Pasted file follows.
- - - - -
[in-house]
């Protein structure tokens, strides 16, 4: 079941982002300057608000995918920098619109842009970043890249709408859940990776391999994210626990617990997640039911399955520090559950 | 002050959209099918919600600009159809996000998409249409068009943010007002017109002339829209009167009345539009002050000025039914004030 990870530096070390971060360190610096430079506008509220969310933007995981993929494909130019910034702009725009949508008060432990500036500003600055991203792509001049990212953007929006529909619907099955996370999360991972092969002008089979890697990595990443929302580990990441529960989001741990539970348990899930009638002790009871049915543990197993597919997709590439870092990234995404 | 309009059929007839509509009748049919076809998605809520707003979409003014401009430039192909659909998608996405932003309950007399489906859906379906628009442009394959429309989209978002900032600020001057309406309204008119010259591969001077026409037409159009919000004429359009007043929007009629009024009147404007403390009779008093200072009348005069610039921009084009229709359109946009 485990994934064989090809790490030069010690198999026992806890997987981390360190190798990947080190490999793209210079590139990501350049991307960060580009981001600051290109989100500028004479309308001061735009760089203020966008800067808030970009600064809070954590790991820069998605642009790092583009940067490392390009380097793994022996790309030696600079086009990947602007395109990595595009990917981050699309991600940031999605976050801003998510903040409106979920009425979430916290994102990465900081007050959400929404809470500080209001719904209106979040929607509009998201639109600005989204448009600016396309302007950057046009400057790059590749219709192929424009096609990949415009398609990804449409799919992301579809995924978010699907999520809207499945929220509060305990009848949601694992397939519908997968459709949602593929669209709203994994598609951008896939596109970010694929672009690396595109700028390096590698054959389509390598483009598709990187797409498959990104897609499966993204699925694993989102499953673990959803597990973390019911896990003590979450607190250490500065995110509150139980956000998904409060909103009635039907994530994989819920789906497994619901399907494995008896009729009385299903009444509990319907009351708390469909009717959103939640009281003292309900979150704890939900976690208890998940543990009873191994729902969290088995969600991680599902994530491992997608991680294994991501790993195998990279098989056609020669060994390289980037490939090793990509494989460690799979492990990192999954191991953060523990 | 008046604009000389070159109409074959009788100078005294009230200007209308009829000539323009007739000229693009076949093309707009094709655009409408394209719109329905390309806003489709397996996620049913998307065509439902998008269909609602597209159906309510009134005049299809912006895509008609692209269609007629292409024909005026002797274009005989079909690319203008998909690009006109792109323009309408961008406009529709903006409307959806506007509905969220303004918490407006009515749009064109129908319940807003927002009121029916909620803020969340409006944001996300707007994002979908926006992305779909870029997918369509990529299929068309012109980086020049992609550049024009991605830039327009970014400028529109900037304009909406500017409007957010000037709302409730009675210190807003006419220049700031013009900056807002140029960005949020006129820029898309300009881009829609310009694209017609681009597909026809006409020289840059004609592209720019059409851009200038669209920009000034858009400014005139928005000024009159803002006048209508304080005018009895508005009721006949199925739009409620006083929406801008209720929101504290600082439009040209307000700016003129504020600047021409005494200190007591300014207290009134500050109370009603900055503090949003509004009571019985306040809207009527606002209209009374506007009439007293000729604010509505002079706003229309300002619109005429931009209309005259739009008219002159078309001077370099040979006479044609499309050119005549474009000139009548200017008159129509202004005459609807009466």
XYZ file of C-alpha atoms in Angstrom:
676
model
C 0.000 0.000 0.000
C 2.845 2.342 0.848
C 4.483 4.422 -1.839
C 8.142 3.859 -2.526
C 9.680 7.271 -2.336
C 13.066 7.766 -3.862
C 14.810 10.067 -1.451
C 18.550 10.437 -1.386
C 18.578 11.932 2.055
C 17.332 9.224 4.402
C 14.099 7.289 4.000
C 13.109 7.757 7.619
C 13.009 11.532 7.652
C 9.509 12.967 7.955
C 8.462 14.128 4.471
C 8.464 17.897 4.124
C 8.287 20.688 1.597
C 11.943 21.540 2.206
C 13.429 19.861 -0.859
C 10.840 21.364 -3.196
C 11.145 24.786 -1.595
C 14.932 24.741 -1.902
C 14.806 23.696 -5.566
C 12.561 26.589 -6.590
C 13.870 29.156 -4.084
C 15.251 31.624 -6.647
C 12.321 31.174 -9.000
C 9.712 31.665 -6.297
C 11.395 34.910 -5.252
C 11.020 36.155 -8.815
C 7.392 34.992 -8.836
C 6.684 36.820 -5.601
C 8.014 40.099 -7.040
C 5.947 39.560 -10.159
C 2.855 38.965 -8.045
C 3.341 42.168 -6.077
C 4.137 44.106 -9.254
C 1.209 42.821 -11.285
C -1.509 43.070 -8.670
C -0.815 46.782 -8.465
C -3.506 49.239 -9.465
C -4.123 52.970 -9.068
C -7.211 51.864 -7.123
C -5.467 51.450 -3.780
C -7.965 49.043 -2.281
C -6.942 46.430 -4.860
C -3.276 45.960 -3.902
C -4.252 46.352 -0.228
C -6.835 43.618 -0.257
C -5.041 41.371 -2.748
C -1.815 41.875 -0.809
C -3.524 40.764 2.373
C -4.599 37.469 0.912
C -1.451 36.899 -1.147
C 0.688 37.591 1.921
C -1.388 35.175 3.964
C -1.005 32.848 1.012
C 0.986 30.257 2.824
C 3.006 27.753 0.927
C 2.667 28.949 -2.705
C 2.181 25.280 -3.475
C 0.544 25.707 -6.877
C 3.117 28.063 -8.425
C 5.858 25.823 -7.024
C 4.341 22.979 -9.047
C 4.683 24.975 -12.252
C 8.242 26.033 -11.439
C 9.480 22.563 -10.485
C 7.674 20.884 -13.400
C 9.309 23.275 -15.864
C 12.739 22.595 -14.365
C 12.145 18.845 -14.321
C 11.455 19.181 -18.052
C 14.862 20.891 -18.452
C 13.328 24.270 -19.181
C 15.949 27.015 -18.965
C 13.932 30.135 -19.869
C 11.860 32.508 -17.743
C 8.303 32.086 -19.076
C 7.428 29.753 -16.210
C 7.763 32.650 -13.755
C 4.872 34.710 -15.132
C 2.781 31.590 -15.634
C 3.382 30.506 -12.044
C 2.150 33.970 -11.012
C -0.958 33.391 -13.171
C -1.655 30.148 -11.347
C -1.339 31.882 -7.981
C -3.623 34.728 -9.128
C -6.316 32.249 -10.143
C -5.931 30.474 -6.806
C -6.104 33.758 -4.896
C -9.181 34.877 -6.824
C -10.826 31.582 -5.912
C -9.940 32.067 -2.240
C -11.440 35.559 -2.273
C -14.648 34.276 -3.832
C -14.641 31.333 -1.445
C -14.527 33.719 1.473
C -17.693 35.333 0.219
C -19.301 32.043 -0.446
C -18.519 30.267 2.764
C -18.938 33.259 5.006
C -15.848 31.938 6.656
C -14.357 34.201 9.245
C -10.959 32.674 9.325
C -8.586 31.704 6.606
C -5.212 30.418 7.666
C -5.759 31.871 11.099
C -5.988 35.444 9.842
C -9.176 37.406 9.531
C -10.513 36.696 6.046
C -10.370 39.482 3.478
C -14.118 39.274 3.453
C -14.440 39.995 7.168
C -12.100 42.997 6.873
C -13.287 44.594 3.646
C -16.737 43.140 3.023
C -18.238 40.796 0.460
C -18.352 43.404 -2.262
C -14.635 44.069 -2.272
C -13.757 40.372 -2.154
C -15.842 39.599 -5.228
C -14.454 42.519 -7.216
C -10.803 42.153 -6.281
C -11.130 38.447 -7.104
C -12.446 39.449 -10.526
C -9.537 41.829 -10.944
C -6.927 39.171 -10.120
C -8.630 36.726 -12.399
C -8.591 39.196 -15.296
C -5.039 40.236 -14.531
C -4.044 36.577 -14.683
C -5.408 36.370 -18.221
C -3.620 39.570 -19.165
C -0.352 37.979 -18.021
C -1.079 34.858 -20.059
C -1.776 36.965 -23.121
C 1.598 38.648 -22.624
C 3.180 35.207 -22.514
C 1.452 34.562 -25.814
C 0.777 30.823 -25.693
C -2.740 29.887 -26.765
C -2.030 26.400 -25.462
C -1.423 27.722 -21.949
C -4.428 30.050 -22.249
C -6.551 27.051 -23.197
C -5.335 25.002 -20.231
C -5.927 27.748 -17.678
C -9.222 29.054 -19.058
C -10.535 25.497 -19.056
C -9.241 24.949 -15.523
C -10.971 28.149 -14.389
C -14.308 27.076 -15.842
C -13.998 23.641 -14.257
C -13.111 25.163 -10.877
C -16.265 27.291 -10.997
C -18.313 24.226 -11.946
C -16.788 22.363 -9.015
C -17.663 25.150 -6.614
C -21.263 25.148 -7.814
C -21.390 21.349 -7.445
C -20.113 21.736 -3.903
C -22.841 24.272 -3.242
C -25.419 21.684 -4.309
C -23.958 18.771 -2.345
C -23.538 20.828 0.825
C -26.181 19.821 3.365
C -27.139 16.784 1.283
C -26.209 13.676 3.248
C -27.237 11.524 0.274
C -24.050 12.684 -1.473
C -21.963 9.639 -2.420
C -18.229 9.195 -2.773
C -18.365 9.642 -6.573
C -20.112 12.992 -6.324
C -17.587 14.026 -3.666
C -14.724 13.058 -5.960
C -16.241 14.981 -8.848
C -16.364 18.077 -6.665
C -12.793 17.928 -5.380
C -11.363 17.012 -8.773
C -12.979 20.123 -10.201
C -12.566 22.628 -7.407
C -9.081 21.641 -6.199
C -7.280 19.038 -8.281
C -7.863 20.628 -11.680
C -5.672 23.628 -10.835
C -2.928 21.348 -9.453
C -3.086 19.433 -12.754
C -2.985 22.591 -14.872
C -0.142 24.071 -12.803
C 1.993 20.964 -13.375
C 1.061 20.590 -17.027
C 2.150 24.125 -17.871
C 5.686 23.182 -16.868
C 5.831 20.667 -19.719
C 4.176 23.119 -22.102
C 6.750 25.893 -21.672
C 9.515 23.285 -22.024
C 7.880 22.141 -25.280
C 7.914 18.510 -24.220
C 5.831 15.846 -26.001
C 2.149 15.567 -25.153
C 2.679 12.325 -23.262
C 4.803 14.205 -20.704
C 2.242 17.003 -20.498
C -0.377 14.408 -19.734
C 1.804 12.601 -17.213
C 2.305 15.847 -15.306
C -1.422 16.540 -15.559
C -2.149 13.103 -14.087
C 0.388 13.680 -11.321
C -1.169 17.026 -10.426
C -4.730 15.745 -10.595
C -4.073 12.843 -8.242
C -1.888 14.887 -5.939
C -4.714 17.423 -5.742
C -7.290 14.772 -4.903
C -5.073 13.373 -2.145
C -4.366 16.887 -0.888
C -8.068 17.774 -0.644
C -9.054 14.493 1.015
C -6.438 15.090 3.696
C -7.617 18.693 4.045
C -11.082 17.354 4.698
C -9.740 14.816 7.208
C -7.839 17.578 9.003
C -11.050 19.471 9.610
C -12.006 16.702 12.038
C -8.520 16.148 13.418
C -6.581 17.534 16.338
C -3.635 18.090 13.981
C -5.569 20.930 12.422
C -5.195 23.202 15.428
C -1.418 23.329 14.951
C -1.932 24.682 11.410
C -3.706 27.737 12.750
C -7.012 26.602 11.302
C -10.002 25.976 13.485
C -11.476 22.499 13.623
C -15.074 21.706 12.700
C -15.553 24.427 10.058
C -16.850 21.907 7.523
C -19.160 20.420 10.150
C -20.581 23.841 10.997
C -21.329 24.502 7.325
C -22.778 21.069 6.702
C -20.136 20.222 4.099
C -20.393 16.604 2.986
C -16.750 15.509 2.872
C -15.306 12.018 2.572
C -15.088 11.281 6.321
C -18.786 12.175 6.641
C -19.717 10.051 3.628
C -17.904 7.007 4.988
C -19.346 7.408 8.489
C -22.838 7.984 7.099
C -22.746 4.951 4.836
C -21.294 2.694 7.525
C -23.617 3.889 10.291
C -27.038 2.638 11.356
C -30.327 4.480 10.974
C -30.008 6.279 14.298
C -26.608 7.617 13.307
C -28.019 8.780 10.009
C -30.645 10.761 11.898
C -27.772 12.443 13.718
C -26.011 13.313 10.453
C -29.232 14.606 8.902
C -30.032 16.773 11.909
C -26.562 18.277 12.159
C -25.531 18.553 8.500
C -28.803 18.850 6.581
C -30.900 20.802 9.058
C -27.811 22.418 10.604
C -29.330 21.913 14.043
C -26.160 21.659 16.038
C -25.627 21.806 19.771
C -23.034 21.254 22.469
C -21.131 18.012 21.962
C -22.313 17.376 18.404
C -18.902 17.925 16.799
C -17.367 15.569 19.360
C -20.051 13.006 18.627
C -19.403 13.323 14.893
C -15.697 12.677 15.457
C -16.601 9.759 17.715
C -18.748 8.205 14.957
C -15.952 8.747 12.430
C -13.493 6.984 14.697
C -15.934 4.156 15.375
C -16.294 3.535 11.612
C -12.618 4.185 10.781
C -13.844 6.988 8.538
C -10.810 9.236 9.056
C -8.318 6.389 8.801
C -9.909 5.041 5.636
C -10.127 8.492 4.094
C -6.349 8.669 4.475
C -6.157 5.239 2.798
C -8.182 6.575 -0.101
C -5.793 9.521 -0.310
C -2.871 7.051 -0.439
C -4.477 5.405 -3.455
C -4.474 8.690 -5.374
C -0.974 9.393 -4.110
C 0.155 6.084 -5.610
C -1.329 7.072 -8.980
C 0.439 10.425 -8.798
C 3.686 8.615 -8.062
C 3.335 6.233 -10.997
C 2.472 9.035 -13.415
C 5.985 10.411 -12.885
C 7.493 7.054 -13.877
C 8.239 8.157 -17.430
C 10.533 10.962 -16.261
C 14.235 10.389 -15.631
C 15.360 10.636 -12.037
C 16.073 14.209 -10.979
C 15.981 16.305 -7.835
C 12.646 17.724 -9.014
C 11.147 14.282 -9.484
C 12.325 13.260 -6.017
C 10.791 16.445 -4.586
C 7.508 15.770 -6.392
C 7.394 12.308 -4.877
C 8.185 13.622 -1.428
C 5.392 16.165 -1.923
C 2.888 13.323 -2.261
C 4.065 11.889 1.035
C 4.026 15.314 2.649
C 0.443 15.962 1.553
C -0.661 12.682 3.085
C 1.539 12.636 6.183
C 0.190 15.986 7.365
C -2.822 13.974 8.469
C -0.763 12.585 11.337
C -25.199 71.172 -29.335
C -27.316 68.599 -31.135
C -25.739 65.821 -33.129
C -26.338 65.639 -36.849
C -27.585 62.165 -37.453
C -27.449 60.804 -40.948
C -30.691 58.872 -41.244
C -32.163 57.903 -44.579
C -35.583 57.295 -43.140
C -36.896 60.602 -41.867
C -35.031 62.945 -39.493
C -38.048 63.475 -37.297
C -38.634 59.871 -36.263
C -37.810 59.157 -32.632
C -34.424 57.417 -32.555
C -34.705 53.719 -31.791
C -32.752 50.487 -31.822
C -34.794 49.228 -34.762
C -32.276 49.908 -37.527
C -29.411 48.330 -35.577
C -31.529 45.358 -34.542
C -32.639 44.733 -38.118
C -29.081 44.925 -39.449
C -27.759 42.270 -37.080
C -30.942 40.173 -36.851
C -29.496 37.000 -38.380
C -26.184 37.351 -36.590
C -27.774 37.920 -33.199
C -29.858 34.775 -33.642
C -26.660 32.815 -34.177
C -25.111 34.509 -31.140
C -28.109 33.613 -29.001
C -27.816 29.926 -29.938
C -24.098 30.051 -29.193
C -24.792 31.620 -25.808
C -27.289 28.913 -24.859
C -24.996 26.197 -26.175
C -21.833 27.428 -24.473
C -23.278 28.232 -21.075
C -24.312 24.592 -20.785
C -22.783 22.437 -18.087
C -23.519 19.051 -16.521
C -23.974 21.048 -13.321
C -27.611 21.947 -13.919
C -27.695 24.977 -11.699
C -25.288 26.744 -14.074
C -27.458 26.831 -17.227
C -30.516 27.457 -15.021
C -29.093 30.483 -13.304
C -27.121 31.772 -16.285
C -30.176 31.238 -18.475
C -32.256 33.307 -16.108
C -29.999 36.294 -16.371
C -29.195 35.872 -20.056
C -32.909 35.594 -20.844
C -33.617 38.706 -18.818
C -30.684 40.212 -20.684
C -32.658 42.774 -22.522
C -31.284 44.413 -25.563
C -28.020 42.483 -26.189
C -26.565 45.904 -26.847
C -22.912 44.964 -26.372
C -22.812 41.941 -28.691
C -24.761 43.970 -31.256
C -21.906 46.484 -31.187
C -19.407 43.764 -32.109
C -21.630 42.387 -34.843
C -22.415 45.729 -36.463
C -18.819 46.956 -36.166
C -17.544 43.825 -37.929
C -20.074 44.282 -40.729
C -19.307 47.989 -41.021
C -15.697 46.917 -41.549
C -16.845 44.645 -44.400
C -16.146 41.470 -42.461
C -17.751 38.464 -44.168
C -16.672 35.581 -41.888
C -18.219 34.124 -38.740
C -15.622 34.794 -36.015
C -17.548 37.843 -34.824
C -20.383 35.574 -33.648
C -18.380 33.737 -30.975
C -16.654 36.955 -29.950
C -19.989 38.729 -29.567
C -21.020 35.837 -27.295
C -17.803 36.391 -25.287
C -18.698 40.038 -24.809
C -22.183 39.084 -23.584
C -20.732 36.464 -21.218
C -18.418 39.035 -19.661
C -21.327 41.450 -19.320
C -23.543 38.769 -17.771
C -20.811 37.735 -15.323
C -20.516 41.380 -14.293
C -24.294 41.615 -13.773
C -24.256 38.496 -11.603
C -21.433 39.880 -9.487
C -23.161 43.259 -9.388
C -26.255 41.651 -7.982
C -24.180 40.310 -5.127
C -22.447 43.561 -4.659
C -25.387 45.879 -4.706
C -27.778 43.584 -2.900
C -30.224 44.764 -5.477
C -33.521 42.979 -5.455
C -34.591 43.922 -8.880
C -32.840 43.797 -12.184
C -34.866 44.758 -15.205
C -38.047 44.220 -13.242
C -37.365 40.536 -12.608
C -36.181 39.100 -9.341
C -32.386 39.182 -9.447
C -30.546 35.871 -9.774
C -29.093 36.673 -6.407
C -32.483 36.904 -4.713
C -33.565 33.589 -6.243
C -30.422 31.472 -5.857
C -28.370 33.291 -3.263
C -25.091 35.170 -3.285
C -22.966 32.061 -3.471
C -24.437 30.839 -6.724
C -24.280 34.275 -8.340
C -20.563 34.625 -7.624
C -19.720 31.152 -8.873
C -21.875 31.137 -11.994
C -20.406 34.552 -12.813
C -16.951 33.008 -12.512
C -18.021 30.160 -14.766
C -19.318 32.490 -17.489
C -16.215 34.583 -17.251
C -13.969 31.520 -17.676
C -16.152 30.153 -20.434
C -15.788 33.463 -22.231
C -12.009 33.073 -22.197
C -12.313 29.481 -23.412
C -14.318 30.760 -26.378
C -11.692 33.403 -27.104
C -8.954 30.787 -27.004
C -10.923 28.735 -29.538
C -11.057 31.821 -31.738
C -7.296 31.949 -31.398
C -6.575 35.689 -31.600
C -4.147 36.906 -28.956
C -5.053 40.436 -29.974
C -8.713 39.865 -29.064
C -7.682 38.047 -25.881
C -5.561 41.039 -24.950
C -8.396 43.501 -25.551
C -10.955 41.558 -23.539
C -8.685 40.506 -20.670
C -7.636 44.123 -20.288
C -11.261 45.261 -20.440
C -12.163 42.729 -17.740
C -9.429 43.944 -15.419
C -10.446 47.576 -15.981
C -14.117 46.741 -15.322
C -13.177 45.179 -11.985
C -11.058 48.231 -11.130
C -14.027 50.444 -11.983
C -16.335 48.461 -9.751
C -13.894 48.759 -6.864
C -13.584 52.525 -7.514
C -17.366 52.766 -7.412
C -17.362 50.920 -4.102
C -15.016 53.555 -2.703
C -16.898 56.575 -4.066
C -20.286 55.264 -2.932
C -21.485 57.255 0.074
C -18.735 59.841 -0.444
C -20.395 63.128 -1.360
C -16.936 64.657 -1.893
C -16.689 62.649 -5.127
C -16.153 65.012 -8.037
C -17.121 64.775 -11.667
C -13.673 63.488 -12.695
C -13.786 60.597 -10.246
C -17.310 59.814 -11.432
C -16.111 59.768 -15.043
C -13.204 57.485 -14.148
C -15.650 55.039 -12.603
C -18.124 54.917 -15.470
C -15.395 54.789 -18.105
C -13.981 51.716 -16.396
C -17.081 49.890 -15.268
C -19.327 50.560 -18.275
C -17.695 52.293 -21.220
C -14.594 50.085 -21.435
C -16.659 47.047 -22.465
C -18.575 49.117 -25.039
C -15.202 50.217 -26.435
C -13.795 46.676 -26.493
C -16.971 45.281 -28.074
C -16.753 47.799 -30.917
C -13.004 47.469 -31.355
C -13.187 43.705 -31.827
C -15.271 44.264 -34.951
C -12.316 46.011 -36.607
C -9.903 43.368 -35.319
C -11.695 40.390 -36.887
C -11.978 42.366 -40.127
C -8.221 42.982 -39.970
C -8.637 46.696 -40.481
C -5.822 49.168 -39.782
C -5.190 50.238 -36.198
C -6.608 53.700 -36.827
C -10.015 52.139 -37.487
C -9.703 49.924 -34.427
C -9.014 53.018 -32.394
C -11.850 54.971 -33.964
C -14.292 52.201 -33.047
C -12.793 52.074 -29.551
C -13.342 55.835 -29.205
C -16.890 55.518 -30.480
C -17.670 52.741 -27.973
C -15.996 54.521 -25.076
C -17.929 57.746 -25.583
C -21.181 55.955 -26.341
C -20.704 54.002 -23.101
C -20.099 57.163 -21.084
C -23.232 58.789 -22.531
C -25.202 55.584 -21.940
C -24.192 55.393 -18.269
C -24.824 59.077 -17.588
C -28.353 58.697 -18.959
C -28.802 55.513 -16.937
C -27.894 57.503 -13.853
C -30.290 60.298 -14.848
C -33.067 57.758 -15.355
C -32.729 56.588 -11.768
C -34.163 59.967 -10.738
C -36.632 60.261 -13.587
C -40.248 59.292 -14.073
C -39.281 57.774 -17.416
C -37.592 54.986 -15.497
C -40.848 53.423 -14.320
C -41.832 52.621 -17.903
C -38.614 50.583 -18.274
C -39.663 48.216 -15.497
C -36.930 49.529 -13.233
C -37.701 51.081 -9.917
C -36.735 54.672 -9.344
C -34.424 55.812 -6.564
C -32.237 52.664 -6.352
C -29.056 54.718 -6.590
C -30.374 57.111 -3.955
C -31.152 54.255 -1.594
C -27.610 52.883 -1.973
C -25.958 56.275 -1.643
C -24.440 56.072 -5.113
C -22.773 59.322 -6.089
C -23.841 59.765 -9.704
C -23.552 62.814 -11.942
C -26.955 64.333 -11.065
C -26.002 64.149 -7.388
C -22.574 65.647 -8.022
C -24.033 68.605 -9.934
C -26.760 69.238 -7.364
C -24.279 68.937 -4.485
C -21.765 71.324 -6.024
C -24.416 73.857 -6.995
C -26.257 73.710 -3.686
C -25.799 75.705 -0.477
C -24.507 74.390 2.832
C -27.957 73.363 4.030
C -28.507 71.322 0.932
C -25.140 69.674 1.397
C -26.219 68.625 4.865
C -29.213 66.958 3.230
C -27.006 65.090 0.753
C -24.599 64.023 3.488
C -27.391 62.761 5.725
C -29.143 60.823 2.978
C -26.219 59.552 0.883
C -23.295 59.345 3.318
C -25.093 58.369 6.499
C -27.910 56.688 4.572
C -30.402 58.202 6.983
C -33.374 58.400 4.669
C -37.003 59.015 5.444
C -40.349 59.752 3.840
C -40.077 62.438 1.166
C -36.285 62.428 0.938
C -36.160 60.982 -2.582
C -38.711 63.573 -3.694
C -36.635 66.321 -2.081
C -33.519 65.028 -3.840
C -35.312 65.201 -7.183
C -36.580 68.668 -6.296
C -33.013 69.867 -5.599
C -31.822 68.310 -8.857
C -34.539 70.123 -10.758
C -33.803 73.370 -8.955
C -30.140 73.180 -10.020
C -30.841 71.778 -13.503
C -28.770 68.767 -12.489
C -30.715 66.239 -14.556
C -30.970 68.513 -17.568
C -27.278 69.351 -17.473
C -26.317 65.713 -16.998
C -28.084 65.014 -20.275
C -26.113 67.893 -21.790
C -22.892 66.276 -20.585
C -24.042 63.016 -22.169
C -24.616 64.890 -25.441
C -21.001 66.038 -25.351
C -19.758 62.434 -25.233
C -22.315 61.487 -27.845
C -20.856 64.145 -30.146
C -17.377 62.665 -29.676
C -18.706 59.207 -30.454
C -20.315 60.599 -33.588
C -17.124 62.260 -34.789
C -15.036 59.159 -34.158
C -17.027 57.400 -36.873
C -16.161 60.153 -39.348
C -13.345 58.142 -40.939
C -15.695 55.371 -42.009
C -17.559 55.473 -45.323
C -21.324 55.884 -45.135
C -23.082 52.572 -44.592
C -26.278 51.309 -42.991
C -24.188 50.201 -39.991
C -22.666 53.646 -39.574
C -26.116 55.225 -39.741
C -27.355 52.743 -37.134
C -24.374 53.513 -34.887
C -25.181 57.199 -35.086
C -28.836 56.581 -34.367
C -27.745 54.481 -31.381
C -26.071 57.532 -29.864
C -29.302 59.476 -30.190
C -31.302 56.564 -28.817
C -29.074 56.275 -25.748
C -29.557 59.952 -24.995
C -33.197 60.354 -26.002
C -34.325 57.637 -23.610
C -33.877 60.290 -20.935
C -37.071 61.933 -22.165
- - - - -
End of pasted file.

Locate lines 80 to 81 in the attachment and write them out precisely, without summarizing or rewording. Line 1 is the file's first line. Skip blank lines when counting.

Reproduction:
C 13.328 24.270 -19.181
C 15.949 27.015 -18.965